Ireland Park Foundation and INUA Partnership Launched by Canadian Ambassador to Ireland Kevin Vickers

by irishcanadianfamineresearcher

From Irish Times (April 24, 2015):

Robert Kearns and INUA partnership

Kevin Michael Vickers, Canadian ambassador of Canada to Ireland; Noel Creedon, chief executive of iNua Partnership; and Robert Kearns, chairman of Ireland Park Foundation. Photograph: Naoise Culhane

Irish emigré Robert G Kearns has prospered in his adopted home of Toronto, building an insurance business over the 35 years since departing Ireland. Kearns was back in Ireland last week to promote the Ireland Park Foundation, a charitable nonprofit organisation he set up to celebrate the story of the Irish in Canada.

The foundation raised 3.7 million Canadian dollars (about €2.8 million) to build Ireland Park on Toronto’s waterfront – the successful realisation of Kearns’s ambition to create inspiring spaces in Canada that both celebrate and commemorate Ireland’s presence in Canada, where about 4.4 million Canadians – 13 per cent of the population – trace their ancestry to Ireland

Kearns was home for an event at the Canadian embassyto announce that investment group iNua Partnership has signed up as a corporate partner and fundraising affiliate the foundation. While he may be a long time out of Ireland, his family is well known here. Robert is brother to president of the High Court, Mr Justice Nicholas Kearns.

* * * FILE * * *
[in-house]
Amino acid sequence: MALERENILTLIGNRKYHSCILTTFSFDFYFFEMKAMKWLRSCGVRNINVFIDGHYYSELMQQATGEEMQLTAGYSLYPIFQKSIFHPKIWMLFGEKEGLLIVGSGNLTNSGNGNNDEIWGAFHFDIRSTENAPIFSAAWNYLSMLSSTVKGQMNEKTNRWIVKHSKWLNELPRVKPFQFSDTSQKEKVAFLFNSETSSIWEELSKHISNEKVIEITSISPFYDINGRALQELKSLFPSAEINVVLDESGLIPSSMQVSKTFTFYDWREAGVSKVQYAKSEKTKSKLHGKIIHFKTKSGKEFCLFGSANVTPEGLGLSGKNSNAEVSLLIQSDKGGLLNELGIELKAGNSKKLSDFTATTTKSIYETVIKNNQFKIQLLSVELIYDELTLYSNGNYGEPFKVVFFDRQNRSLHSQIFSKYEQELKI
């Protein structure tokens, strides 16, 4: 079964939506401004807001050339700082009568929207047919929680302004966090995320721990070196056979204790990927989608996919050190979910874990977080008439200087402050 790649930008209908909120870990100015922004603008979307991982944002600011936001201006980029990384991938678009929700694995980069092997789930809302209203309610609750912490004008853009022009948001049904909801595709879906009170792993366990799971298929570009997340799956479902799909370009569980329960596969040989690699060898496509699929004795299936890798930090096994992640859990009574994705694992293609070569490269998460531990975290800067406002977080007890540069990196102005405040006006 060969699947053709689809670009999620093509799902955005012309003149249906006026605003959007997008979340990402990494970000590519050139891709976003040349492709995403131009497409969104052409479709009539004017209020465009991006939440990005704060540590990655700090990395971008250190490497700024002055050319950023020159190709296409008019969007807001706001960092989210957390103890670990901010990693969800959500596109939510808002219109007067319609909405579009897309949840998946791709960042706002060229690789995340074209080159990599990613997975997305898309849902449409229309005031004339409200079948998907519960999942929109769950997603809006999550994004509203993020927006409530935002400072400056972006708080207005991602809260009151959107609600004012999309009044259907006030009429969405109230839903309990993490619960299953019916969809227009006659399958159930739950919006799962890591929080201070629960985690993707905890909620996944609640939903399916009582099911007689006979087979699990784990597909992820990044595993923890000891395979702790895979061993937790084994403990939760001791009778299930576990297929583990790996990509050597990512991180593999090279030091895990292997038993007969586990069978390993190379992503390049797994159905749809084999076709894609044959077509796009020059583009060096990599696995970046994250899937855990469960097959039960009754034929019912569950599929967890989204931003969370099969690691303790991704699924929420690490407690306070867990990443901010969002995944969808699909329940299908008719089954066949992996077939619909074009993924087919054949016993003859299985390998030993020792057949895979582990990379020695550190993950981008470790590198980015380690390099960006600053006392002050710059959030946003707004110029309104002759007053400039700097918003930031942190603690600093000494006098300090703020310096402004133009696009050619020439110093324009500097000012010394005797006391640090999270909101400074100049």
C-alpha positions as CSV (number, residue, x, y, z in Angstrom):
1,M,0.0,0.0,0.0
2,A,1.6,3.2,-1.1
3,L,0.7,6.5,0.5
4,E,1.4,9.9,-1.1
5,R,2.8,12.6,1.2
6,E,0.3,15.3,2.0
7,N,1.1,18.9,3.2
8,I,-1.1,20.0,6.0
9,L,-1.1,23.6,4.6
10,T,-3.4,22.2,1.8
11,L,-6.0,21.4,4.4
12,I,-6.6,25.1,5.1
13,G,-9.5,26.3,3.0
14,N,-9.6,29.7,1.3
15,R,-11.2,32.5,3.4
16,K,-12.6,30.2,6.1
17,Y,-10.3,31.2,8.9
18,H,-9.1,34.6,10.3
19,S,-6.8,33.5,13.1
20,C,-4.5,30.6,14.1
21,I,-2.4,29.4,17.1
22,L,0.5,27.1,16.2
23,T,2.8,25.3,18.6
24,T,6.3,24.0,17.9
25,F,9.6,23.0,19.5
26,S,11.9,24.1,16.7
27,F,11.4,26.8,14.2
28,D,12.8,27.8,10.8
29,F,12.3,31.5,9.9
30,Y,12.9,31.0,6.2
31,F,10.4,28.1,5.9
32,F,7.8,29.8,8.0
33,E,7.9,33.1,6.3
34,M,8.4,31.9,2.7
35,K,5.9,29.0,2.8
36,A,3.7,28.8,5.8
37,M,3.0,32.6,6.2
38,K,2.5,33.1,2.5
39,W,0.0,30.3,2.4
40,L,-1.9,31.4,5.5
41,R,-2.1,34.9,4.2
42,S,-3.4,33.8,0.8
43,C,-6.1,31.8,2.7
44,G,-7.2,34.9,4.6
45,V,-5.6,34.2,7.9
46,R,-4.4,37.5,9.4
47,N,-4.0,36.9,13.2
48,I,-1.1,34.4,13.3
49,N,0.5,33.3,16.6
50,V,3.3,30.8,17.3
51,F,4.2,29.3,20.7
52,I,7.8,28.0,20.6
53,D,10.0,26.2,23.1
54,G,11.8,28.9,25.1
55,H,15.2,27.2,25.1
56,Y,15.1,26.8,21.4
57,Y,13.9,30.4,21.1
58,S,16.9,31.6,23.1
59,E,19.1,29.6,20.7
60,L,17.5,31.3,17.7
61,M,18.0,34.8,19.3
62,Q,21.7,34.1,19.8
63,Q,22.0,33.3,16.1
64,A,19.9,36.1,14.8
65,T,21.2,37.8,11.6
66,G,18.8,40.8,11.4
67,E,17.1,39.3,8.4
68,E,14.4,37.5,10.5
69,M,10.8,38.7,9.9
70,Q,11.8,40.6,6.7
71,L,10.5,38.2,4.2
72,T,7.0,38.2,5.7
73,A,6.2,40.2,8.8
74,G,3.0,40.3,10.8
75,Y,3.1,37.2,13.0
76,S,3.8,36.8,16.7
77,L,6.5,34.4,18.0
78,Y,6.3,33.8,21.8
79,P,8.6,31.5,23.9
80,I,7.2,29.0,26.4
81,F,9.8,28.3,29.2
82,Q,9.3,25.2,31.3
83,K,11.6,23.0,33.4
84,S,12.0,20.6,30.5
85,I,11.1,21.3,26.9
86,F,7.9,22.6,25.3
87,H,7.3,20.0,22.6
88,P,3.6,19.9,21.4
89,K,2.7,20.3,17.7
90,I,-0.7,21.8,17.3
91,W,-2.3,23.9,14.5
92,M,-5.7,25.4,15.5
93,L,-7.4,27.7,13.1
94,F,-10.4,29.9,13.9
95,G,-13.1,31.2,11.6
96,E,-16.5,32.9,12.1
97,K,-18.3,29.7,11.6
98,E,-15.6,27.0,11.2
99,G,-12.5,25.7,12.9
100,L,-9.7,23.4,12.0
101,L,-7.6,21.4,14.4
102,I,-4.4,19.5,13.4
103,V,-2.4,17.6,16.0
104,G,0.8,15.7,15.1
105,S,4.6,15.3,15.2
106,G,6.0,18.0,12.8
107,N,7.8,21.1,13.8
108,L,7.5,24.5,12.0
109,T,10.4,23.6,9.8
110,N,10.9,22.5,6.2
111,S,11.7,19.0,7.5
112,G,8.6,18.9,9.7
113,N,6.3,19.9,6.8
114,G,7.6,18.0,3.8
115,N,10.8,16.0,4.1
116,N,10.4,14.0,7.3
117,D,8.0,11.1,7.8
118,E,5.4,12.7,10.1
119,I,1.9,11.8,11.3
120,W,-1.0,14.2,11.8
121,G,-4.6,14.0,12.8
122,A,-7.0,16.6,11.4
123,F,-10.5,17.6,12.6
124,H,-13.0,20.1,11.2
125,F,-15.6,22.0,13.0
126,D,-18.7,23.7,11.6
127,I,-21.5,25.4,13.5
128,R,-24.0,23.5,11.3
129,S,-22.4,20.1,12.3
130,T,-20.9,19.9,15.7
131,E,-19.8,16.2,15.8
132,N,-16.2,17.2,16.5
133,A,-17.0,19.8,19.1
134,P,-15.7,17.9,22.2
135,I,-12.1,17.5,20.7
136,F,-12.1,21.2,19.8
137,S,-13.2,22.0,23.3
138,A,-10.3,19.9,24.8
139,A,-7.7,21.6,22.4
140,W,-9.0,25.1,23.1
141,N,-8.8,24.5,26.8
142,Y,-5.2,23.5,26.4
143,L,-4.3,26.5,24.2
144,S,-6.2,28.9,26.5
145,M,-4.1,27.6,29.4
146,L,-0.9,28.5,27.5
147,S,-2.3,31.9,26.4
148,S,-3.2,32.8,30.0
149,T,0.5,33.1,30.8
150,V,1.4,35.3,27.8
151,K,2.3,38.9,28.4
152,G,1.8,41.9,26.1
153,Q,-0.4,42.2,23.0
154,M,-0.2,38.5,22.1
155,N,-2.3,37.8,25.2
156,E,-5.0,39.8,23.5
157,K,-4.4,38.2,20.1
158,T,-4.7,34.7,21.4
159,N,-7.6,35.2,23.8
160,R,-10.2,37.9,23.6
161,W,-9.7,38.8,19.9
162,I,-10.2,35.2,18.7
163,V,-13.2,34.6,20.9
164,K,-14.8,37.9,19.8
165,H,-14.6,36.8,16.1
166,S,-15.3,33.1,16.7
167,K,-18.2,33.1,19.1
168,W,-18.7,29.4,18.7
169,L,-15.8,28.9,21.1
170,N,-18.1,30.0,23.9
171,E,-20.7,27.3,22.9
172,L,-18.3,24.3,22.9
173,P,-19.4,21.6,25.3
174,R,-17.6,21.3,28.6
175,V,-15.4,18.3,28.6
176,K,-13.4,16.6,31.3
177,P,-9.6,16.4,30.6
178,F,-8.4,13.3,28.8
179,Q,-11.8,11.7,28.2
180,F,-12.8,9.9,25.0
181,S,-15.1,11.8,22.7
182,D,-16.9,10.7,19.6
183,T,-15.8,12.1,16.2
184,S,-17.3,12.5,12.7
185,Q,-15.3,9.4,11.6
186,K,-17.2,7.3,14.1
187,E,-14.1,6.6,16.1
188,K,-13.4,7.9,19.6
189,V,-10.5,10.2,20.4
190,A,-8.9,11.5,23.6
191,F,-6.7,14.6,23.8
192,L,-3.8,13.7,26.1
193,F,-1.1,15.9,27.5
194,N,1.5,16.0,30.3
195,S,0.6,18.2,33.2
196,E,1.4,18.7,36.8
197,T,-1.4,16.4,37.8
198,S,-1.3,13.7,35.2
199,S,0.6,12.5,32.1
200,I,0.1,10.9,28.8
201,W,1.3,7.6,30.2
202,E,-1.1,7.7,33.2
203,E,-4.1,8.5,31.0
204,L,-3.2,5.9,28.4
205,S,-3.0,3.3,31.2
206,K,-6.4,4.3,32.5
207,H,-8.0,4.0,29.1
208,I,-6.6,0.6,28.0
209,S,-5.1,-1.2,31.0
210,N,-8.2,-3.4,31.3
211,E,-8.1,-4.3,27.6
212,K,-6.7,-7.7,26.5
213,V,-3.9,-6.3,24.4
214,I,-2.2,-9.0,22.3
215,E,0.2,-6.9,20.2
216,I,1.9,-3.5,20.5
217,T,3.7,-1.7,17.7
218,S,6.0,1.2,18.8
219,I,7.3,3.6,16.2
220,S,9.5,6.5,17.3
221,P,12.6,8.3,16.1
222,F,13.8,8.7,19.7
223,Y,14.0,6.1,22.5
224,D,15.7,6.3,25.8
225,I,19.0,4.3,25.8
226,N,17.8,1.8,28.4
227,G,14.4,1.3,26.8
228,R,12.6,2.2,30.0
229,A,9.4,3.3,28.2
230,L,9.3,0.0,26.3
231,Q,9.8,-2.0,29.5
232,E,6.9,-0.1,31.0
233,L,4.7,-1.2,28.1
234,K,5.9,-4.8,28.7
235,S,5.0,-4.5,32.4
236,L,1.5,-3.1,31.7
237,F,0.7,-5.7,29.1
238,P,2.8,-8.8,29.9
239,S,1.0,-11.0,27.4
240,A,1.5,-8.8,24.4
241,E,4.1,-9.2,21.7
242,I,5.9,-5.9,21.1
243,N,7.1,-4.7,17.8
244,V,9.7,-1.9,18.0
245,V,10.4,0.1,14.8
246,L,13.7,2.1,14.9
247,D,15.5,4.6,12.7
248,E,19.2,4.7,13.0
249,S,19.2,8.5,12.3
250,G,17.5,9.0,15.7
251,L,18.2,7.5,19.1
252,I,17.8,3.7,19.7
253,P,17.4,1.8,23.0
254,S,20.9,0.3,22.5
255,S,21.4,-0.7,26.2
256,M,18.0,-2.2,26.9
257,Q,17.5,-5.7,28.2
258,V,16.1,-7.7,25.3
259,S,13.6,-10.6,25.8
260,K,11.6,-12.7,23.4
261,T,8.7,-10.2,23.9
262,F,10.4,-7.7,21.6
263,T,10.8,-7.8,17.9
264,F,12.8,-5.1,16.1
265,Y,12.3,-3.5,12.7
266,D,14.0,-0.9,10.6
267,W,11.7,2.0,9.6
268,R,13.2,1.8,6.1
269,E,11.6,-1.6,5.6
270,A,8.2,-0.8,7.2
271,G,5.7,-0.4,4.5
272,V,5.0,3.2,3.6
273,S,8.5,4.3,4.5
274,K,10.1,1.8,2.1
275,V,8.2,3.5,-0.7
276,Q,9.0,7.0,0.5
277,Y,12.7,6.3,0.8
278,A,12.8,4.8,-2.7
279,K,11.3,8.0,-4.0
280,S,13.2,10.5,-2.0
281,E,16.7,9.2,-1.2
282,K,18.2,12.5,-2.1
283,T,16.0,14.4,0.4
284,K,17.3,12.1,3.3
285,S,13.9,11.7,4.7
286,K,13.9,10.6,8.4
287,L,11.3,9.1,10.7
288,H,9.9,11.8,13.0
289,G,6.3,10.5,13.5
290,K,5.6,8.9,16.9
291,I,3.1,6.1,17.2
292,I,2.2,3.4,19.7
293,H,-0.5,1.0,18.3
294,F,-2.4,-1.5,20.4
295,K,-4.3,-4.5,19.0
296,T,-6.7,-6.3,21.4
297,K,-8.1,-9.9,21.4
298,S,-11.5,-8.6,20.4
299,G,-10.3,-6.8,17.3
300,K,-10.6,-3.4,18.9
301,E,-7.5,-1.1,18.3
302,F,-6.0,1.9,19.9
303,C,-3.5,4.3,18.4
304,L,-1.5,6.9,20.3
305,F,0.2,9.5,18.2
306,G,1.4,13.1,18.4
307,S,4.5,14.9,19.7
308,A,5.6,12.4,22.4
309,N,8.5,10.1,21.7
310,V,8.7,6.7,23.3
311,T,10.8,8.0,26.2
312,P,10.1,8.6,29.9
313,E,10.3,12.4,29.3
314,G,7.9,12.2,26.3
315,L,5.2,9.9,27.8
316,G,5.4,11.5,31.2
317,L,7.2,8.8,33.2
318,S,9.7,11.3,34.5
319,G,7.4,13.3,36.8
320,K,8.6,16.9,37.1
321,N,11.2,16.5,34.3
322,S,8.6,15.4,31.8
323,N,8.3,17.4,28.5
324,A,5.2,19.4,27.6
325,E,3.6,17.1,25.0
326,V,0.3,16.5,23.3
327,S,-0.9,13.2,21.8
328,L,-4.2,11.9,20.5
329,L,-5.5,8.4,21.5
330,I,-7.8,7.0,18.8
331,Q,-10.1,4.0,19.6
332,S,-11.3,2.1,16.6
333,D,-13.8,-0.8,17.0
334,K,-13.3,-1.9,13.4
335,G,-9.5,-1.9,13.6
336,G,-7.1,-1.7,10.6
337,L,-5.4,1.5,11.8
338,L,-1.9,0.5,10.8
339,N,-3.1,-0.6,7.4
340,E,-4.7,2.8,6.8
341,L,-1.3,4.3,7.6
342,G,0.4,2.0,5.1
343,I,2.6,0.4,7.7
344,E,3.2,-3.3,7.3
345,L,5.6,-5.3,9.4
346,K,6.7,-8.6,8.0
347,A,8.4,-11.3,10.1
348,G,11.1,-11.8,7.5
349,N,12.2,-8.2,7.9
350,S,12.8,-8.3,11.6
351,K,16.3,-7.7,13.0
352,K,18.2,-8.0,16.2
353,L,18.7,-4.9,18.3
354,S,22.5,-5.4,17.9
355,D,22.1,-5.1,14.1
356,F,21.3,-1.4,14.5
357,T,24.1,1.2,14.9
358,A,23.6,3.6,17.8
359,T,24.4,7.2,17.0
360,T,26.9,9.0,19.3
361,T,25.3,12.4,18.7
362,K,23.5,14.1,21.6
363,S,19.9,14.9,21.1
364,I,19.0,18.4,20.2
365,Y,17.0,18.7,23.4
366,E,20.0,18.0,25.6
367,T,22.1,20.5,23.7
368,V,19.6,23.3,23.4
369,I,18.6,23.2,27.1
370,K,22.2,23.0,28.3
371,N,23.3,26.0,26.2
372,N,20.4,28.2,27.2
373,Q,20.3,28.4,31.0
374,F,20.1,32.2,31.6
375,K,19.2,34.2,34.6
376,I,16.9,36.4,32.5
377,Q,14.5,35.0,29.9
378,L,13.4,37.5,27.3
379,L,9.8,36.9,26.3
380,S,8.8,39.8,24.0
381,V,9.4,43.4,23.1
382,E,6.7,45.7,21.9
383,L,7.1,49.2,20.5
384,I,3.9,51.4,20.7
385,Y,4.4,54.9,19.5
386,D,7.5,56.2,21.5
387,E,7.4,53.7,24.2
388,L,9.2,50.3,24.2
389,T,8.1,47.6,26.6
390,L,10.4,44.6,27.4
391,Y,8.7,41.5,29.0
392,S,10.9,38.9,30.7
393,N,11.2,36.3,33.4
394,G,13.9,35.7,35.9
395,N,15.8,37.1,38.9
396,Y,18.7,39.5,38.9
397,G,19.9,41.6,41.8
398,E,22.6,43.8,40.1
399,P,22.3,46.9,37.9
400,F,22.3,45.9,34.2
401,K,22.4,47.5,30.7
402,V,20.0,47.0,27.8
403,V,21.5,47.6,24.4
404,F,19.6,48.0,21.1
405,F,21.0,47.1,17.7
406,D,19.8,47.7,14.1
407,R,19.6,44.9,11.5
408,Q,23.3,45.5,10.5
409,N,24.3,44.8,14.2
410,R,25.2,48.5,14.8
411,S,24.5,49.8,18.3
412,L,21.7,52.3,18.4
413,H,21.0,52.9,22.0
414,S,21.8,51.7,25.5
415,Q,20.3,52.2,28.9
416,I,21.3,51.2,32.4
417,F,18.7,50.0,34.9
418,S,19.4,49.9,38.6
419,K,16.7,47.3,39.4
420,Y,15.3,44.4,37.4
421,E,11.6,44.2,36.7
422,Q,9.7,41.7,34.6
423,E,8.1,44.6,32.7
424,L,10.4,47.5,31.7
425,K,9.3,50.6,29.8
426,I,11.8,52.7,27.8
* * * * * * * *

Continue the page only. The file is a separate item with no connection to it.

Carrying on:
The Ireland Park Foundation iNua Partnership supports commemorative activities and academic research on the Famine Irish in Canada:

http://inuapartnership.ie/ireland-park-foundation/

Academic Research

So much of the extraordinary journey that carried our Irish ancestors to Canada can be told through storytelling. As a Partner to the Foundation, iNua Partnership is committed to keeping those stories alive and ensuring that we pass memories through stories to the next generation. To this end, iNua Partnership has commissioned NUI Galway’s Dr. Jason King to conduct new research to help uncover the remarkable and deeply personal stories of some of the thousands of Irish men, women and children who left from Cork and Limerick for Canada during the Famine years.

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